Regarding the first category, the usage of this dataset was effective for automated speech processing. In relation to this task, the dataset provides the classification labels for polarity, that a model for audio processing can use to determine the sentiment of user speech. Its related dataset Comparative Sentences also found a similar usage, in the attribution of sentiment to Youtube videos.

Regarding the second category, the dataset inspired the creation of a corpus of polarized sentences in Norwegian, but also a multi-lingual corpus for deep sentiment analysis. Multi-lingual sentiment analysis is notoriously difficult because it’s language-dependent, and the usage of this dataset together with others in different languages can help address this problem.

3.8. Opinosis Opinion Dataset

The Opinosis Opinion Dataset is a resource that comprises user reviews for products and services, grouped by topic. It contains a notable amount of 51 different topics related to products sold on the websites Amazon, Tripadvisor, and Edmunds. For each topic, there are about 100 distinct sentences that mostly relate to electronics, hotels, or cars.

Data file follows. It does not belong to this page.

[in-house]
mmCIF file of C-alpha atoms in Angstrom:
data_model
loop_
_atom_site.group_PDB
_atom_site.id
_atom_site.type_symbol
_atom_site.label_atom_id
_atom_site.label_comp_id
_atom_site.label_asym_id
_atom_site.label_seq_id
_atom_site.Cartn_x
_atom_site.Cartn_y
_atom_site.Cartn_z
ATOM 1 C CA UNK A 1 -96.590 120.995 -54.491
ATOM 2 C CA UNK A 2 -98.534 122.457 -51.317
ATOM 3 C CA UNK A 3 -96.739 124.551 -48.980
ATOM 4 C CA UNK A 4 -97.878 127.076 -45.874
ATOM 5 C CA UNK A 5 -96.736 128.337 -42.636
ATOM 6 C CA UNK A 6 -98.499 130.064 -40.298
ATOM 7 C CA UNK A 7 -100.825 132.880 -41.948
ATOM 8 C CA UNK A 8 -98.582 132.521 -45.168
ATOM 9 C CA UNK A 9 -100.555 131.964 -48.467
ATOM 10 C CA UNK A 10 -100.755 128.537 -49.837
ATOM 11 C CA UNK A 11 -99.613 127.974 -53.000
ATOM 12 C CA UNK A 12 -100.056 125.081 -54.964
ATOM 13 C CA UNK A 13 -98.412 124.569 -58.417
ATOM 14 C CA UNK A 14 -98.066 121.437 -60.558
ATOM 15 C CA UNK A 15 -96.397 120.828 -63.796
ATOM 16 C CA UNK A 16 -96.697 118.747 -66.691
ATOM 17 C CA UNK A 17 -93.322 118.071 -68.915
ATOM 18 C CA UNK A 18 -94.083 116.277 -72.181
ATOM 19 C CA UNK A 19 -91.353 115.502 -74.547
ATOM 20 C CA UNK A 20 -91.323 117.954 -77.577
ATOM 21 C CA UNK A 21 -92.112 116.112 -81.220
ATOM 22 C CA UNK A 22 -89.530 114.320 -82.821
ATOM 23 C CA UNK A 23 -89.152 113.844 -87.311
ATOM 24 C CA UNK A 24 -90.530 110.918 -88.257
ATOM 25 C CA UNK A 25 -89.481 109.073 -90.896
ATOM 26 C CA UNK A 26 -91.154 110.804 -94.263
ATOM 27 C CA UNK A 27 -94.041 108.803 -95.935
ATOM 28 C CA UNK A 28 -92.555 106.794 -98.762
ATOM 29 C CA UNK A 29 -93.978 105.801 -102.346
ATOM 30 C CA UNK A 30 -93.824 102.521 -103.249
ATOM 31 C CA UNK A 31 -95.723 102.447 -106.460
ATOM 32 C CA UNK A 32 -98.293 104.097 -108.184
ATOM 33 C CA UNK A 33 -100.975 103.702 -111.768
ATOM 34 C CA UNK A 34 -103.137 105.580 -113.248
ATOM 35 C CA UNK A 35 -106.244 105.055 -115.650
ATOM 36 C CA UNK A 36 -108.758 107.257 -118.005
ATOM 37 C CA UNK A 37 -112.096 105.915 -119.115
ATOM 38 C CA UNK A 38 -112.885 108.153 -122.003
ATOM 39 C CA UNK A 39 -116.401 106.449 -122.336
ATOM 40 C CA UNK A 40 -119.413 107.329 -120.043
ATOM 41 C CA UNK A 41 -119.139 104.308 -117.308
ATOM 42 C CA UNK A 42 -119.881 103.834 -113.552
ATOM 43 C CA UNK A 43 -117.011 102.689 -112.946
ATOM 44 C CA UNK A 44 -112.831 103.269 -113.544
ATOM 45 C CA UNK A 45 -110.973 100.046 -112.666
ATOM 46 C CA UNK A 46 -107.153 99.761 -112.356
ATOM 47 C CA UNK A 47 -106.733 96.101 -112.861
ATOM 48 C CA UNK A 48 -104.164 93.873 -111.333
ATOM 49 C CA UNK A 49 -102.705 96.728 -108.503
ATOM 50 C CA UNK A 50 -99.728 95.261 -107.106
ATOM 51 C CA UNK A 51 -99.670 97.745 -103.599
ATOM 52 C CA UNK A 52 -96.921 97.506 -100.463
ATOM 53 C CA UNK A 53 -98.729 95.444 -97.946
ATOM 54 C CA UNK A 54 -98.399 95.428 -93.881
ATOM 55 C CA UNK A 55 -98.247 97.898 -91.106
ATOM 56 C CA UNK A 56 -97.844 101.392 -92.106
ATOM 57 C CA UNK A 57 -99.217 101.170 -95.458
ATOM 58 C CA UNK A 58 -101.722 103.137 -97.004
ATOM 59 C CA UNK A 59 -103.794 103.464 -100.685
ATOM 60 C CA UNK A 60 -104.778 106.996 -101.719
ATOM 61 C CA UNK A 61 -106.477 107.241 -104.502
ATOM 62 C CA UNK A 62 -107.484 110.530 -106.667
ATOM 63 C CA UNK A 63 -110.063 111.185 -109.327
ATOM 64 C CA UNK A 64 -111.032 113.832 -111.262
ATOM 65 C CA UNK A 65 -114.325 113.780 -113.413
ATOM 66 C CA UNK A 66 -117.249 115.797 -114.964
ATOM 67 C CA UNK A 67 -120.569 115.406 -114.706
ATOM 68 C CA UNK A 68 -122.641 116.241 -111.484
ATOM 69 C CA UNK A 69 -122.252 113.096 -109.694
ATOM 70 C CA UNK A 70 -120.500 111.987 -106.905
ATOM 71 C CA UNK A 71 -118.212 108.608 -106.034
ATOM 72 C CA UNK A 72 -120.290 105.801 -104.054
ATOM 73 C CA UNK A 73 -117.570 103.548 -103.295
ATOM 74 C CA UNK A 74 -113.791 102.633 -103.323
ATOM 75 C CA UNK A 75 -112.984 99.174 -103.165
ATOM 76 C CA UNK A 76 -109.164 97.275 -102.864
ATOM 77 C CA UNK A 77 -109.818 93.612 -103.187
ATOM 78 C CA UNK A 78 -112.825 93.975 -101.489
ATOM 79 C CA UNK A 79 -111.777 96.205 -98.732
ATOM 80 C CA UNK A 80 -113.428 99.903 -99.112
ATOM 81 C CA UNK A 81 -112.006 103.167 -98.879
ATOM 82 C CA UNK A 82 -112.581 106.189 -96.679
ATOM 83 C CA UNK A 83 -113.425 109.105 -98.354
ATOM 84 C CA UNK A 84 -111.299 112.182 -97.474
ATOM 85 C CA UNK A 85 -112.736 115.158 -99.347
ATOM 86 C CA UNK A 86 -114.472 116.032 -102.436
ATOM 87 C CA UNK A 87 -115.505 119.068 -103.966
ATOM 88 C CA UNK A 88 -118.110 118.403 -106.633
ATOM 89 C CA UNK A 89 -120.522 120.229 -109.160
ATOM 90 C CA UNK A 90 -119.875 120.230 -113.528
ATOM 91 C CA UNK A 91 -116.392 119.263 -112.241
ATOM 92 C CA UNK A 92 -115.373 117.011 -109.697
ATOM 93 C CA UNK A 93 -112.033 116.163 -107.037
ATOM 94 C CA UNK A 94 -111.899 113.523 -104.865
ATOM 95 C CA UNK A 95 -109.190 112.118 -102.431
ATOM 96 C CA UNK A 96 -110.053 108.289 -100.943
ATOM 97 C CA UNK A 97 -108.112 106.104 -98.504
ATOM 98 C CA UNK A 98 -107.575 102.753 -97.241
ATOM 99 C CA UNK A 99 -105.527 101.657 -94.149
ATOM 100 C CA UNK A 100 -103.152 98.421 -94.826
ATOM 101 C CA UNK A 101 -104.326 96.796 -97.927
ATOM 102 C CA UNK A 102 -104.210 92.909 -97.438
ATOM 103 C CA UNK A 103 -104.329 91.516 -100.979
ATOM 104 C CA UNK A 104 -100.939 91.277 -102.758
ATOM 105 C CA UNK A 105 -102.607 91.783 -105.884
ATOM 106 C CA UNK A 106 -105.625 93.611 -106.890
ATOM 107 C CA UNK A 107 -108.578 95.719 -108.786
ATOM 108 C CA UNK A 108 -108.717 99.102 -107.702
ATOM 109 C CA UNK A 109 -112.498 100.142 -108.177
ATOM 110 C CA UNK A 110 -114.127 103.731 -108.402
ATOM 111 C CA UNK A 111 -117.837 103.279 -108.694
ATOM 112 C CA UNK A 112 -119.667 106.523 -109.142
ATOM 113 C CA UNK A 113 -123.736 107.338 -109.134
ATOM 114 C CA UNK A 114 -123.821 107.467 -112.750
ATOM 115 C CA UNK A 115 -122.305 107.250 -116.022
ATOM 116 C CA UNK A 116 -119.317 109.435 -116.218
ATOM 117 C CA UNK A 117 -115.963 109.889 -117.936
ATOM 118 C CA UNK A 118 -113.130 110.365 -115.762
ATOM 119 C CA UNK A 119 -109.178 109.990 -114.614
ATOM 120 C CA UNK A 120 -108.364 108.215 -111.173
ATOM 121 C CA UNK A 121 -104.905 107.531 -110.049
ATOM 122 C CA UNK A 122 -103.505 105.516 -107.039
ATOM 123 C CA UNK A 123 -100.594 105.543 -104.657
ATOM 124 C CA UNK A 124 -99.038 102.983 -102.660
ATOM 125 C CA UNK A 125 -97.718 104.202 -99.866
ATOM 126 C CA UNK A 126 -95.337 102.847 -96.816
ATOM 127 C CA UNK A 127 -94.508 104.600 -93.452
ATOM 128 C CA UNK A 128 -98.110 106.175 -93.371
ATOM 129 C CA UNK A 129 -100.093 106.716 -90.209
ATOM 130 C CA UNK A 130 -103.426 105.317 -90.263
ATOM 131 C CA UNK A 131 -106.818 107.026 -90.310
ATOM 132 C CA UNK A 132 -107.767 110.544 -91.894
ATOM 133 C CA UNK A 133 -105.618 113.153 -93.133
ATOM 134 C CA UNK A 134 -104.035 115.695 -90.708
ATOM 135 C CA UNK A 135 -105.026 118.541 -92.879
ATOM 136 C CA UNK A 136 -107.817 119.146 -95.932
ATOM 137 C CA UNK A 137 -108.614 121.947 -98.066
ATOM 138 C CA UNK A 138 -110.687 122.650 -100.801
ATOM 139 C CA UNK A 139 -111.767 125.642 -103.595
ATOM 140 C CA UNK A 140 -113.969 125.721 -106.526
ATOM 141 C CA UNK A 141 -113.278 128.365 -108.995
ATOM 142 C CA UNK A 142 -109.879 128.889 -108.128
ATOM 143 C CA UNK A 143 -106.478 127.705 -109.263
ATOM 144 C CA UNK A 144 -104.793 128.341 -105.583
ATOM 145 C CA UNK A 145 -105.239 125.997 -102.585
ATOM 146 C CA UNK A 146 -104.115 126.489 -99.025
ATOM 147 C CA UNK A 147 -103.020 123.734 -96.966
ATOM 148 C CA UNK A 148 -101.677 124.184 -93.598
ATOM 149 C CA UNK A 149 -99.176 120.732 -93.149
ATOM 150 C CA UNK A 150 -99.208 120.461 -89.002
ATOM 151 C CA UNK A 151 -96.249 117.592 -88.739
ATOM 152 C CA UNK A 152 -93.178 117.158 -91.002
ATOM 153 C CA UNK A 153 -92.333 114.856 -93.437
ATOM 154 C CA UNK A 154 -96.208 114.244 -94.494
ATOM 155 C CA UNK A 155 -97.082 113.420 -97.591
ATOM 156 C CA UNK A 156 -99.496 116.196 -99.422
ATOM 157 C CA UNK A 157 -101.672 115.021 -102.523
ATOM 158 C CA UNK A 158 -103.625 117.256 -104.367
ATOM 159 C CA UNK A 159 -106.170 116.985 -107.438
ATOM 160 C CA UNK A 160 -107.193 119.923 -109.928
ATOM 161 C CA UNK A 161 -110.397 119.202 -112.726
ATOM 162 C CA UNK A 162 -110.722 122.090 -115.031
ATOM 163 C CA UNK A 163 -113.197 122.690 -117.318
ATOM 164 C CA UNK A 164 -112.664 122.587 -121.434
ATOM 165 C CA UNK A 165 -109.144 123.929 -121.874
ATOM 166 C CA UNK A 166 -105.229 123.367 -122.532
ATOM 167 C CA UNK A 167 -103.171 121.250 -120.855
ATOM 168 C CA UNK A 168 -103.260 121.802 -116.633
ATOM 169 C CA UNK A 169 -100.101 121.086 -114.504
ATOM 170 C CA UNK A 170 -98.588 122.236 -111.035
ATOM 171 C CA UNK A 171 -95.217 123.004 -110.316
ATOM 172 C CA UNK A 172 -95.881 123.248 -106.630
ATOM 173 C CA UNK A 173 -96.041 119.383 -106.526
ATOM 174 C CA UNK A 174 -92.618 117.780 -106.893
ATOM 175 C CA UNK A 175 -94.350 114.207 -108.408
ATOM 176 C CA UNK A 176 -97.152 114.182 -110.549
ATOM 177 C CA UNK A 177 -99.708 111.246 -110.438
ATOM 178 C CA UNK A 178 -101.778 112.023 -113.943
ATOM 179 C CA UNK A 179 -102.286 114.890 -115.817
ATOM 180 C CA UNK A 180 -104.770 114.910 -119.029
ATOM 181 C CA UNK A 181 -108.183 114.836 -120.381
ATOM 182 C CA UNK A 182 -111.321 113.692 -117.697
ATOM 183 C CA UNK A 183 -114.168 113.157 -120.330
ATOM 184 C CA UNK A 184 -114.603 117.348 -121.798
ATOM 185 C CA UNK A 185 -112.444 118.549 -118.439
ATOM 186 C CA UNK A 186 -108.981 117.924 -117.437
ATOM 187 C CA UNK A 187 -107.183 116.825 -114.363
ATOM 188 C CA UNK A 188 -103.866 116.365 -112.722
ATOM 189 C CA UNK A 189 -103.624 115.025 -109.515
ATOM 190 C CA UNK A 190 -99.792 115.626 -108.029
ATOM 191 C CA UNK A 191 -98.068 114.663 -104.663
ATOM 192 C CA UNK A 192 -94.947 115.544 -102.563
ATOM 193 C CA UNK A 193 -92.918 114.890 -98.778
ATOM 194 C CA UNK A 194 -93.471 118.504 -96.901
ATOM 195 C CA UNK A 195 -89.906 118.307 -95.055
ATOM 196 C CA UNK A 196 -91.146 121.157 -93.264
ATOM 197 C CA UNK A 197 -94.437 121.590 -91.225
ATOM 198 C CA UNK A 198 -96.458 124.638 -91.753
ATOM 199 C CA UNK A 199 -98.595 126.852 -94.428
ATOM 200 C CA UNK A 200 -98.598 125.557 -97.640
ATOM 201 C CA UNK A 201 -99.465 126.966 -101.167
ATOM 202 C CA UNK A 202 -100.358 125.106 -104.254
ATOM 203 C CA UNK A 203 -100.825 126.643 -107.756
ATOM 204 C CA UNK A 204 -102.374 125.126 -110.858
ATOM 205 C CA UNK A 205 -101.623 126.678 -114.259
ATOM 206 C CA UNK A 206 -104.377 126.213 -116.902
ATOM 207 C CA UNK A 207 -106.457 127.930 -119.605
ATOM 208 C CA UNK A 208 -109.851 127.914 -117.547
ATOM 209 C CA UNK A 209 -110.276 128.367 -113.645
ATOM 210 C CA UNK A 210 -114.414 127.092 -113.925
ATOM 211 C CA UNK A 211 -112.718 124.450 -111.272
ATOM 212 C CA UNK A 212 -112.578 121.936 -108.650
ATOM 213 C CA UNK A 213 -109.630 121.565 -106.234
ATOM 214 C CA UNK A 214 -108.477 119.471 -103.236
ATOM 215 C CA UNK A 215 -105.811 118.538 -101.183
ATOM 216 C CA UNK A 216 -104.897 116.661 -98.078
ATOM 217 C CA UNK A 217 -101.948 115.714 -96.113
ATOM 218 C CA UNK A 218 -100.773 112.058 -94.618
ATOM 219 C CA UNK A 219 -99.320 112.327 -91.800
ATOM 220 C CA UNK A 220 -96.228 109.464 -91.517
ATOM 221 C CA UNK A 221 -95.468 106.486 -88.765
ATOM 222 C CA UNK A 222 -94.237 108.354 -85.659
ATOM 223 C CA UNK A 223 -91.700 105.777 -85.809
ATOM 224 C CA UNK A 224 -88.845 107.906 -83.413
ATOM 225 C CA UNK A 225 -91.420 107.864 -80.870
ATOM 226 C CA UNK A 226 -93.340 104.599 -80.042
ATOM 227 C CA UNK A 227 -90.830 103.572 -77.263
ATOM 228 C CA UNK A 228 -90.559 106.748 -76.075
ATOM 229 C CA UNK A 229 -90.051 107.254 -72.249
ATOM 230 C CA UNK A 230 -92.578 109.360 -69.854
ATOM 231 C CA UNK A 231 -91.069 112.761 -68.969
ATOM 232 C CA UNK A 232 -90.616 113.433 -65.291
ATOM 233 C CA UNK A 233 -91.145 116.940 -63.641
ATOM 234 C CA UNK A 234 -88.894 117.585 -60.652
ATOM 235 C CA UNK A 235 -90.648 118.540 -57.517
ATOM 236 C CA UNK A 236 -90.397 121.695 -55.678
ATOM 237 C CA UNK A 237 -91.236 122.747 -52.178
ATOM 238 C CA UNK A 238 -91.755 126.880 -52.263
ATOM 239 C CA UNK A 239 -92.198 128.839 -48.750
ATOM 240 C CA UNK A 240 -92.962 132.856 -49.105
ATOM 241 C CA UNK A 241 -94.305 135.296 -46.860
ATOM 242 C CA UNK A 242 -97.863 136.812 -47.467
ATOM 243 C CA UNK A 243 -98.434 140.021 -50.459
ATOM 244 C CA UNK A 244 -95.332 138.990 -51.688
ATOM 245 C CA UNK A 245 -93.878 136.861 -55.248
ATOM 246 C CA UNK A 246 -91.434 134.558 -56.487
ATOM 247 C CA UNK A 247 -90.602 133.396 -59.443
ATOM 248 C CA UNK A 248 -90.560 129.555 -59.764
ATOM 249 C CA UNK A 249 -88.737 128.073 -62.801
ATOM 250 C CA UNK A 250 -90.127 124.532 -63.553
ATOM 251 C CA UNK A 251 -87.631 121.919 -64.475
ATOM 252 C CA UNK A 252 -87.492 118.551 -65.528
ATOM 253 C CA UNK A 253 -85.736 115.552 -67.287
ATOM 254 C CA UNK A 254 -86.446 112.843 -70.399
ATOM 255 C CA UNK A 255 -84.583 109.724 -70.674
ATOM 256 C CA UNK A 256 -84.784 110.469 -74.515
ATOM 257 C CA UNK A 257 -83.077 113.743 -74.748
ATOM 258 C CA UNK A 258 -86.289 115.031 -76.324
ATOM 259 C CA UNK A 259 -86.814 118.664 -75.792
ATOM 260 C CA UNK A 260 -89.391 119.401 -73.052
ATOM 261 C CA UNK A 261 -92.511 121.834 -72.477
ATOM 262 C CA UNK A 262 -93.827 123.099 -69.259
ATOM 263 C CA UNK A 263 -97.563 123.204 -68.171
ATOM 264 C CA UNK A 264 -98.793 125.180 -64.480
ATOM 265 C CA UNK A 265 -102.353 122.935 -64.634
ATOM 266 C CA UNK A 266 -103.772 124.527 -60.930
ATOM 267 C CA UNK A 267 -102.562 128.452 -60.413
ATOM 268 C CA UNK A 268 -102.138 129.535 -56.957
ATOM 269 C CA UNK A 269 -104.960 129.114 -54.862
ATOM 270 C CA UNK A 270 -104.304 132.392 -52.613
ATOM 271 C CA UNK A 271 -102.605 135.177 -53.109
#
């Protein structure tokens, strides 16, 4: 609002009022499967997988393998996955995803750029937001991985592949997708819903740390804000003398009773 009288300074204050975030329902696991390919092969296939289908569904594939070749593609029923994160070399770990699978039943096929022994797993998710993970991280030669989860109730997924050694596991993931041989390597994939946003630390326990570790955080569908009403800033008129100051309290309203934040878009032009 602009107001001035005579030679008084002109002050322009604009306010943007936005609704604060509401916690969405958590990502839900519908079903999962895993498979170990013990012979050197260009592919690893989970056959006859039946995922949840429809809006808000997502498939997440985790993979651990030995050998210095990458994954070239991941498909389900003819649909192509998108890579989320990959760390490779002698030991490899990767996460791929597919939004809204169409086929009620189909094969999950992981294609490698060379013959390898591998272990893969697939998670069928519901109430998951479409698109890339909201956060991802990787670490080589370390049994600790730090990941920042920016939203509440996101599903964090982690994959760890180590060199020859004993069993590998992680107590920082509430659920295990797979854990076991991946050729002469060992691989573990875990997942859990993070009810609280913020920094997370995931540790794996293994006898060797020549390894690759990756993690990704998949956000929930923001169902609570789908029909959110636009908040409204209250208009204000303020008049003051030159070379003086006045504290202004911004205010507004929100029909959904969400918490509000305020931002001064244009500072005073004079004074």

All sentences are divided into tokens, which are subsequently augmented with parts-of-speech tags. The dataset is especially useful for text summarization because it lacks polarization labels. Its usage in conjunction with a lexicon for sentiments, though, allows also the conduct of supervised sentiment analysis, as was the case for all previous datasets.

The advantage of the Opinosis Opinion Dataset lies in its parts-of-speech tags. Studies suggest that a model that uses adjectives and adverbs outperforms one that uses adjectives alone, and we need parts-of-speech tags to discriminate between the two groups. This dataset, therefore, allows the construction of models for sentiment analysis that implement parts-of-speech tags as well as lexica.

3.9. Twitter US Airlines

Another dataset originating from Twitter is the Twitter US Airlines Dataset, that comprises thematic messages on the quality of service by American aviation companies. The dataset contains these features: